Parents in one Virginia school district continued to fight their school board in court this week to remove what they say is “racially divisive” curriculum content.
Five families sued the school board of Albemarle County Public Schools in the Charlottesville area over a “discriminatory” policy they say indoctrinates students in a racially divisive ideology and compels them to say they support it.
The “racially and religiously diverse” group of families appealed last year in June after a lower court dismissed their case.
Oral arguments in the appeal were held Tuesday in the Virginia’s Court of Appeals.
The controversial policy, which the school board enacted in 2019, requires schools to inject Critical Race Theory-inspired ideas into the classroom, the parents claim.
“All curriculum materials shall be examined for racial bias,” and the district “shall implement an anti-racist curriculum and provide educational resources for students at every grade level,” the policy states.
Parents in the school district are not allowed to opt their children out of the “anti-racist curriculum,” and those who dissent are labeled “racist,” the parents claim.
The parents allege that the policy violates students’ civil rights by treating them differently based on race as well as by compelling them to affirm ideas against their moral beliefs.
The families were represented in court by the Alliance Defending Freedom (ADF).
“Every student deserves to be treated equally under the law, regardless of race or religion. Public schools can’t impose demeaning stereotypes on students based on these characteristics,” said ADF Senior Counsel Vincent Wagner in remarks ahead of the court hearing.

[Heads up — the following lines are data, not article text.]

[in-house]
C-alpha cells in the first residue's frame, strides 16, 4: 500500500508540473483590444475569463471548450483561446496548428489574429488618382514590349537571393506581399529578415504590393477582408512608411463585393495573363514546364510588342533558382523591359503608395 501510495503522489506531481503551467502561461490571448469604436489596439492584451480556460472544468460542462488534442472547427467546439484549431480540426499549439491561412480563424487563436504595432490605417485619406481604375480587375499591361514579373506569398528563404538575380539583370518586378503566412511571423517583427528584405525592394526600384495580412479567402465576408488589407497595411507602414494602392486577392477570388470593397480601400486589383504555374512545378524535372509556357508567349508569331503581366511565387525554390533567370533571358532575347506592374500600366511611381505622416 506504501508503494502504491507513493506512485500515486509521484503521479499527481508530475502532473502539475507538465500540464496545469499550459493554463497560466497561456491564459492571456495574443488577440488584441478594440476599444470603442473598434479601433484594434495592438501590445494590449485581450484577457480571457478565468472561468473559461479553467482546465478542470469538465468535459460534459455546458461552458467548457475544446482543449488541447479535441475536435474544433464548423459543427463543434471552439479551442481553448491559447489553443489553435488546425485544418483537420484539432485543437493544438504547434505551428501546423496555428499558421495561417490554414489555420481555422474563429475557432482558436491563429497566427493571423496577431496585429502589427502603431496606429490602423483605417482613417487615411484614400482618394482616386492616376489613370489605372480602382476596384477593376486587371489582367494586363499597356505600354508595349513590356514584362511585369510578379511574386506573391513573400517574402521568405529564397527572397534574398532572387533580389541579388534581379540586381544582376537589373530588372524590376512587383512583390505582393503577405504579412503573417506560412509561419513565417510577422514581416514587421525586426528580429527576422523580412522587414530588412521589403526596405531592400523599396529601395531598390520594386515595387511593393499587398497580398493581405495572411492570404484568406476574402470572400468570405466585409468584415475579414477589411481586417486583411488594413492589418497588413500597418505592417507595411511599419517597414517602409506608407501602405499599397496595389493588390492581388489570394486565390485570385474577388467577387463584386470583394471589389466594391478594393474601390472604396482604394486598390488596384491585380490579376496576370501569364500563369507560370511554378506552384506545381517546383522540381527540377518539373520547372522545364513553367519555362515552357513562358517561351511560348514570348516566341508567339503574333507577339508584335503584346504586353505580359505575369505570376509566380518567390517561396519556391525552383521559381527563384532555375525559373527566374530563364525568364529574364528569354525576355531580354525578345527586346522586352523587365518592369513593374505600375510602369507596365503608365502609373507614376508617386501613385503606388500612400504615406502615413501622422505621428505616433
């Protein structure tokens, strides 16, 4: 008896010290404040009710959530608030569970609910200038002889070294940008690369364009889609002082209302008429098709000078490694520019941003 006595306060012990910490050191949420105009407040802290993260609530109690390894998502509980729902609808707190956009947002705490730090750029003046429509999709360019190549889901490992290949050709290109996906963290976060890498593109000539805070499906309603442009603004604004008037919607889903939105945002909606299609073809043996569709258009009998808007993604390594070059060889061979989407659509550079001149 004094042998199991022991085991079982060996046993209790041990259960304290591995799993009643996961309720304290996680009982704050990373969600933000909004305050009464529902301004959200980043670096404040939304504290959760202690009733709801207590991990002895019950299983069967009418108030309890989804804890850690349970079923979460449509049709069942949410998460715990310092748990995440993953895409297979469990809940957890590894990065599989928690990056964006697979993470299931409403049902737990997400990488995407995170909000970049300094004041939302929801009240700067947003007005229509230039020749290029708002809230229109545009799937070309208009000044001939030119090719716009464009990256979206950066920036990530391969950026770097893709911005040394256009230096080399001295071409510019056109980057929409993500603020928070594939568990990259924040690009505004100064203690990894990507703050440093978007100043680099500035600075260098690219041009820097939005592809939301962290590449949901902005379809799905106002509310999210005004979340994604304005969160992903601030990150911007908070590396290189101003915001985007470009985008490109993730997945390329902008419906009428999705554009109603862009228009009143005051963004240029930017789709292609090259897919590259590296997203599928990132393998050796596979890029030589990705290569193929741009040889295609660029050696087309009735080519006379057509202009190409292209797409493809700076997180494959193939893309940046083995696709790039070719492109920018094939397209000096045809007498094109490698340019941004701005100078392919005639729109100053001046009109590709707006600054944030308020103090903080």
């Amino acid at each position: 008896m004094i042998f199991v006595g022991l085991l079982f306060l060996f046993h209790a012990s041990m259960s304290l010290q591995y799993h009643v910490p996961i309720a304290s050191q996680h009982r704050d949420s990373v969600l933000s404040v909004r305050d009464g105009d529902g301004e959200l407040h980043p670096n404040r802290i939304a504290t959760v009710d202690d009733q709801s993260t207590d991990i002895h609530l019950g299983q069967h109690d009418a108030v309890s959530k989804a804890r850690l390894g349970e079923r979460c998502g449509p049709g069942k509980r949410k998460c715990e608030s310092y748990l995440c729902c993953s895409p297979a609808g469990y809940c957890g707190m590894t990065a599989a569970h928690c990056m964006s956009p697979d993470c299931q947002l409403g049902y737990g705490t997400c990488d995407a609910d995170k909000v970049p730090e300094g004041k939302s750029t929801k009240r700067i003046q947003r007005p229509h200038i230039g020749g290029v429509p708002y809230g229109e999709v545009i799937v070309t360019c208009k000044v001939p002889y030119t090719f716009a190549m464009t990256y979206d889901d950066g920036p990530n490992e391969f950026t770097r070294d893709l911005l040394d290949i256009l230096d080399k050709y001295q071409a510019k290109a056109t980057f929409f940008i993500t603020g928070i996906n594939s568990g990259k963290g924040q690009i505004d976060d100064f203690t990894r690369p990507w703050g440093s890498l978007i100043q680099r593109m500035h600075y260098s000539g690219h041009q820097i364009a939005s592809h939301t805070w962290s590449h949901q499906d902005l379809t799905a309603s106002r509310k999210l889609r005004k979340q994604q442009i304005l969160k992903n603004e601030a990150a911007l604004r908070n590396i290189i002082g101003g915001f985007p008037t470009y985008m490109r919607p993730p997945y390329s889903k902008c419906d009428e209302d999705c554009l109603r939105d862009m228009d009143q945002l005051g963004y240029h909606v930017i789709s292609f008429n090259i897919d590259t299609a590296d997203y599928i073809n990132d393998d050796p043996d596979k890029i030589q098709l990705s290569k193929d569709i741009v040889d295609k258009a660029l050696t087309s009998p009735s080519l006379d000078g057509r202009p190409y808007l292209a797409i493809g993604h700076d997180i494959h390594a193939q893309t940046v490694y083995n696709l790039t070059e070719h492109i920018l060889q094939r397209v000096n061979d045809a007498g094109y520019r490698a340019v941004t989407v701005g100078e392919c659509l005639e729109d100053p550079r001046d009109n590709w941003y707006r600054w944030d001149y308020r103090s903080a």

“Parents have the fundamental right to know what their kids are being taught in public schools and to protect them from policies and curriculum that compel them to affirm harmful ideologies. We urge the court to take a hard look at the school board’s discriminatory policy,” Wagner said.
Kate Anderson, senior counsel for ADF, said one of the activities students were required to do involved raising their hands to identify their “privilege” to their fellow students.
In another activity, students had to write down characteristics of the “oppressor” and “oppressed” classes, she said.
“And so what went in that box were ‘White, Christian male,’ and then they were supposed to metaphorically break that box,” Anderson told Fox News.
The lawsuit cited an eighth-grade pilot program for the new “anti-racist” curriculum that taught students that the U.S. “dominant culture” is people who are “white, middle class, Christian, and cisgender.”
The pilot program also claimed that “subordinate culture” includes “black, brown, indigenous people of color of the global majority, queer, transgendered, non-binary folx, cisgender women, youth, Muslim, Jewish, Buddhist, atheist, non-Christian folx, neurodiverse, folx with disabilities, folx living in poverty,” according to the complaint.
“And anti-racist is really code for adopting fully the CRT-based policy that views everyone through the lens of race,” Anderson said. “And students were instructed in class that if they were silent, that supported the most egregious forms of racism, so that they had to adopt this ideology and incorporate it into their lives and announce that to their classroom in order to be in alignment with the policy.”
Critical Race Theory-inspired themes in curriculum content has become a hot button issue in recent years. Parents in school districts across the country have raised objections to their children being taught lessons with racial messages they find detrimental.